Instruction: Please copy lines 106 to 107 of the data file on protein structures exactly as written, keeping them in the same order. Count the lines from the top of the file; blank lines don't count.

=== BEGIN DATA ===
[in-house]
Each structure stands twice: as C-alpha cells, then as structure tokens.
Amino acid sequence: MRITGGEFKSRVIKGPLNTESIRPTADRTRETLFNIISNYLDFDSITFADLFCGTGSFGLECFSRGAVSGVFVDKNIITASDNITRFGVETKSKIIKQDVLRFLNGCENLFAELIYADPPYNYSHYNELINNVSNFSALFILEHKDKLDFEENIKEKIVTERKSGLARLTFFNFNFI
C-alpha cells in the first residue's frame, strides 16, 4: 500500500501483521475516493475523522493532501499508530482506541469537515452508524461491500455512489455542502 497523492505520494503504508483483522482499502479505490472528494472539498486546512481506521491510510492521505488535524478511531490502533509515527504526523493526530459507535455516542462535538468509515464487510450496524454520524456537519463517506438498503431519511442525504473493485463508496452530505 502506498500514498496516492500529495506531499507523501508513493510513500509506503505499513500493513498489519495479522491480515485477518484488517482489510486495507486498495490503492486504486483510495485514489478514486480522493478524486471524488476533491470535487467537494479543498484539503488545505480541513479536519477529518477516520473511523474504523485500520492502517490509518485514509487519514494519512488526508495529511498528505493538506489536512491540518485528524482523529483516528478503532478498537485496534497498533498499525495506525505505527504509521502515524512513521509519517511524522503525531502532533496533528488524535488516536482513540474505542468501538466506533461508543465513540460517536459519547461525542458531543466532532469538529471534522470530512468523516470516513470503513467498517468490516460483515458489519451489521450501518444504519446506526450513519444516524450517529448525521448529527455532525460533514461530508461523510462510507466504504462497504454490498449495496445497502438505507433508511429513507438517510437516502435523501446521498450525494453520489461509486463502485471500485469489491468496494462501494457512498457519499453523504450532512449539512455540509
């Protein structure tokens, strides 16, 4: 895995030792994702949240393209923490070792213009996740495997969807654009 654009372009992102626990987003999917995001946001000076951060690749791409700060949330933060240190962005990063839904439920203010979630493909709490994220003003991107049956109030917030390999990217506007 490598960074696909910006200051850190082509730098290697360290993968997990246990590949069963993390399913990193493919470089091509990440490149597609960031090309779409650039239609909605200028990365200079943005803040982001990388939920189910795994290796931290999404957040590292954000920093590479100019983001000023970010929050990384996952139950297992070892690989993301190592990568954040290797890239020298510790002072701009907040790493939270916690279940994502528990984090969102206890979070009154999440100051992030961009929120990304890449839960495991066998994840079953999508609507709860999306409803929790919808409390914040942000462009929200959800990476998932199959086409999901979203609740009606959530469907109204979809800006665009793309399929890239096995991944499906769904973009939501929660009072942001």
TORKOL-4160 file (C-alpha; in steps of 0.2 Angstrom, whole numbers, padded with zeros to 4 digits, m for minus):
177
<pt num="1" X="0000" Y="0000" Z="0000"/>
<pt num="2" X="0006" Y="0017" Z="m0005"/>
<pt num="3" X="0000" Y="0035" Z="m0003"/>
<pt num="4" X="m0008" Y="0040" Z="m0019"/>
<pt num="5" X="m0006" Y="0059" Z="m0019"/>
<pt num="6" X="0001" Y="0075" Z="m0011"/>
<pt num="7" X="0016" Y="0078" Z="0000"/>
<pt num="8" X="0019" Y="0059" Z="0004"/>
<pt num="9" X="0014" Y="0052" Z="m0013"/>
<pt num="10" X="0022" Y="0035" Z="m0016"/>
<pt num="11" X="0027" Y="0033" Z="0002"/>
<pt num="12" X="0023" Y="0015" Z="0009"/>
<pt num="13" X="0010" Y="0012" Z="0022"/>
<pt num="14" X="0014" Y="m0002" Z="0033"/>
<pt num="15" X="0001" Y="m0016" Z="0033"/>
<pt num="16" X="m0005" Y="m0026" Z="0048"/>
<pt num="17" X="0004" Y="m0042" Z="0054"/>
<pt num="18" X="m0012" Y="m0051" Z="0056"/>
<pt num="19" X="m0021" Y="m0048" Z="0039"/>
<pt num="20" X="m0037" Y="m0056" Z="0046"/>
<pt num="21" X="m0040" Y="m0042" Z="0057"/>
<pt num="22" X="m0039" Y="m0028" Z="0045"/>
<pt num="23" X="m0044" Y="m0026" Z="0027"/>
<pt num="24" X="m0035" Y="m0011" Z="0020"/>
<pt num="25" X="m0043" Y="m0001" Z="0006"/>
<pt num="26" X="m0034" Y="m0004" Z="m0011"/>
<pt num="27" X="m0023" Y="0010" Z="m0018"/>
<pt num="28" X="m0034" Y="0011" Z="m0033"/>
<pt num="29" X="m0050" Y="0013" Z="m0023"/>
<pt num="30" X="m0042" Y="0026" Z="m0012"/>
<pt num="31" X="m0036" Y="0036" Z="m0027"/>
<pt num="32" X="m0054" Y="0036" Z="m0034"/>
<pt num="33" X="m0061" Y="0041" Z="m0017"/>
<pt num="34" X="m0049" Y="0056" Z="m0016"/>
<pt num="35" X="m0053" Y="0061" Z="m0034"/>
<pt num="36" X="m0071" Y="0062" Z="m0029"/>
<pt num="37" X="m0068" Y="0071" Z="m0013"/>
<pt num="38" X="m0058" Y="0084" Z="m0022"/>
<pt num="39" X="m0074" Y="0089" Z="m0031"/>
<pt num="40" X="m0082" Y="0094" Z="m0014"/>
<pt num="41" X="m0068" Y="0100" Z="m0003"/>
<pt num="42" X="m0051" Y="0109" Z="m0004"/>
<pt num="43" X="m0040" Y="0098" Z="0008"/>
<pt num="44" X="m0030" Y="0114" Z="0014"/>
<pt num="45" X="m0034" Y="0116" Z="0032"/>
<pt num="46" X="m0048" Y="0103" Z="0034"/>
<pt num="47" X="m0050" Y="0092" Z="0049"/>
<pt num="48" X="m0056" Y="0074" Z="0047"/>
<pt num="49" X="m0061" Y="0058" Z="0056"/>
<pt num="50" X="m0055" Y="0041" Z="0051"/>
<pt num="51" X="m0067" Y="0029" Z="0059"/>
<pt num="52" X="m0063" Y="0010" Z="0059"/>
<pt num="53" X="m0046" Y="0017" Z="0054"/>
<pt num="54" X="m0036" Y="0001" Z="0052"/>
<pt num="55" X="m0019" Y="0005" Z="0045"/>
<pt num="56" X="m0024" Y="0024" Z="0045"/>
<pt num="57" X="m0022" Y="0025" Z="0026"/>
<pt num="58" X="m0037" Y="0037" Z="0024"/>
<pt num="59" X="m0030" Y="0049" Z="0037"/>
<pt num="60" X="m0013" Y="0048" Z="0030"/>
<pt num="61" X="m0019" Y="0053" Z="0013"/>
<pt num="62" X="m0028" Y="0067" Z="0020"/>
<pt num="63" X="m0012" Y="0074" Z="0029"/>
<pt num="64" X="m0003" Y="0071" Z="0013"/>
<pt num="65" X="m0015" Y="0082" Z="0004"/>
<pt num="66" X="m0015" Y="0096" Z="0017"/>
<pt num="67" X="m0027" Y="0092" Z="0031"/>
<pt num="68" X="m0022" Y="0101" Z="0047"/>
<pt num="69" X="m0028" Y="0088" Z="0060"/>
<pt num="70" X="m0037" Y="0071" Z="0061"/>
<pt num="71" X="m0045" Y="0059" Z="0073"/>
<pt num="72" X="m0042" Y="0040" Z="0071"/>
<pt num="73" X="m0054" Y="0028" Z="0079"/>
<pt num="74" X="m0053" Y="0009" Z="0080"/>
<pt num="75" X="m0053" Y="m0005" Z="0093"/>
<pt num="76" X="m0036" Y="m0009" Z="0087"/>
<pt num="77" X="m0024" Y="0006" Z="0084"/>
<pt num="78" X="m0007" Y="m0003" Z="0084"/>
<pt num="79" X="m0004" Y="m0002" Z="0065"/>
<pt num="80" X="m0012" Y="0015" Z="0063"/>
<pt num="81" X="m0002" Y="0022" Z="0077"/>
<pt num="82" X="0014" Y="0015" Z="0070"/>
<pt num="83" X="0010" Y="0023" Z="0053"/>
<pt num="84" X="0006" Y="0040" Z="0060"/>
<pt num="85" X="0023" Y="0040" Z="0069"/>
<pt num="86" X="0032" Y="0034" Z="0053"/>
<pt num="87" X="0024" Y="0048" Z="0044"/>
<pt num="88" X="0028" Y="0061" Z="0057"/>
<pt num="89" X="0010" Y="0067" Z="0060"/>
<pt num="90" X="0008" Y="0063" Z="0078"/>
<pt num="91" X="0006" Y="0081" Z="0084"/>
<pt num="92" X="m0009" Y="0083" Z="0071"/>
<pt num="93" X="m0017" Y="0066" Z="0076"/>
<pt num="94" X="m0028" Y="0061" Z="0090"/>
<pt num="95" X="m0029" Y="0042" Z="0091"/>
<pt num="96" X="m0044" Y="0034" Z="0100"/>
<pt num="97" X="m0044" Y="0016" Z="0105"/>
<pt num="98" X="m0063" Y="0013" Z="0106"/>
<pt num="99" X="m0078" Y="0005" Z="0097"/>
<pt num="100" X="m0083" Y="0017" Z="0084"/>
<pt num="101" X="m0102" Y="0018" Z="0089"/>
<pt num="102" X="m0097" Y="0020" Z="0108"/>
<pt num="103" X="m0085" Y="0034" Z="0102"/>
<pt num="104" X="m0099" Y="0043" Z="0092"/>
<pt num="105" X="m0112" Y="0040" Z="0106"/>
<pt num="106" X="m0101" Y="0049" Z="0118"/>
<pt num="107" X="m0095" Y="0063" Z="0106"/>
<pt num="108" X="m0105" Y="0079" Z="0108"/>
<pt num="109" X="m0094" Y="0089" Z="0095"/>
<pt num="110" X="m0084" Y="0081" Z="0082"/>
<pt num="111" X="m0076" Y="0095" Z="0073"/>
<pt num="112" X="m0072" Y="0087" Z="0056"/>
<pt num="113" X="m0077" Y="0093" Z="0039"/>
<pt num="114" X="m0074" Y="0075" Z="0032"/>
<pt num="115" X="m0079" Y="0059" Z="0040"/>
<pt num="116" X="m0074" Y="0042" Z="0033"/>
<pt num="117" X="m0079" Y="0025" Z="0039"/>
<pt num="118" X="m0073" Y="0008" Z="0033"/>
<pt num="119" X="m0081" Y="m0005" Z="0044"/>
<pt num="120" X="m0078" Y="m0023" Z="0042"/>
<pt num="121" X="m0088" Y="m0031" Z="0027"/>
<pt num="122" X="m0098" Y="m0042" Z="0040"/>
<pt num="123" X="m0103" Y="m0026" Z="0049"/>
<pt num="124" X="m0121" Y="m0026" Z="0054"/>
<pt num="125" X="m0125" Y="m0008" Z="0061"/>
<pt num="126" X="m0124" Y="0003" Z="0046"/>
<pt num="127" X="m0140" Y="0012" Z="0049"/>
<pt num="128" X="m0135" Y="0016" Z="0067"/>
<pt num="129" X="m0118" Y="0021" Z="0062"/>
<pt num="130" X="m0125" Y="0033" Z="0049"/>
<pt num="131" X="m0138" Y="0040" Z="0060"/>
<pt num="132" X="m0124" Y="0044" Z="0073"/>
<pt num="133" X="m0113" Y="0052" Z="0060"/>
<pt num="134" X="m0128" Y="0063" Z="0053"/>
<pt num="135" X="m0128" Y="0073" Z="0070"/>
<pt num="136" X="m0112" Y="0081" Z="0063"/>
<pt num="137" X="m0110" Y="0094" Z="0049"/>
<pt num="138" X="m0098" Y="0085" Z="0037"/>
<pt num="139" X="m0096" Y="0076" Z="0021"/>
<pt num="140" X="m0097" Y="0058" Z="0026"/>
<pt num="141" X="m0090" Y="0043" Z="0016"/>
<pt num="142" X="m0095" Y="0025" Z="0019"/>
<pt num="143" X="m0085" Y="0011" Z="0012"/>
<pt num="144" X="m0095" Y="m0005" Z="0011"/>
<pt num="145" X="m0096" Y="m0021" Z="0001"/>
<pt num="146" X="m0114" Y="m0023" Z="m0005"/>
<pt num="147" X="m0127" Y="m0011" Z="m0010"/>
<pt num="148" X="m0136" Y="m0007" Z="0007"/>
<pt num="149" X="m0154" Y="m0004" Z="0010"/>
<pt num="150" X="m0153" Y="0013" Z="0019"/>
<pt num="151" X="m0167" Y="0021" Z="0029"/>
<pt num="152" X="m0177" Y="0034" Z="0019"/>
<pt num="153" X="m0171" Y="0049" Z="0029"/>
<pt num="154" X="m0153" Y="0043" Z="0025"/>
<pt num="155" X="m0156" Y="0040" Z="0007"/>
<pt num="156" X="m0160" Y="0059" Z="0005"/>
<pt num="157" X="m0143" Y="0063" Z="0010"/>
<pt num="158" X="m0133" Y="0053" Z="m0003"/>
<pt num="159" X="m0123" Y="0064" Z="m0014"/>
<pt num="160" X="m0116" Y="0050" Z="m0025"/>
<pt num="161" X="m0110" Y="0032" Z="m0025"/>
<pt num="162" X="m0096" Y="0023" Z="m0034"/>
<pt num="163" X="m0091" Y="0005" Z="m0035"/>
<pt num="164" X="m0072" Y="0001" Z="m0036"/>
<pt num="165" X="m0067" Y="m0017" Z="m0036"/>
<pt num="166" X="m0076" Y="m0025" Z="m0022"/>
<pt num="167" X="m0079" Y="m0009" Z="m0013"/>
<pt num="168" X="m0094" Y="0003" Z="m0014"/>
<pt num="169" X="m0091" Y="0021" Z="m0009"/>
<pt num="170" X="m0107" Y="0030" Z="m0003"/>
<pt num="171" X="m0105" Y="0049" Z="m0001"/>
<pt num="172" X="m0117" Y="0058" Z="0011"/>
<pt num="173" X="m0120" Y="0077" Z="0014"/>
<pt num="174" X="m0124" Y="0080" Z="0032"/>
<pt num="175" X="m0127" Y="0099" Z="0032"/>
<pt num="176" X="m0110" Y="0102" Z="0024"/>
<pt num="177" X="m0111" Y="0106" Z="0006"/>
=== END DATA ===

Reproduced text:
<pt num="99" X="m0078" Y="0005" Z="0097"/>
<pt num="100" X="m0083" Y="0017" Z="0084"/>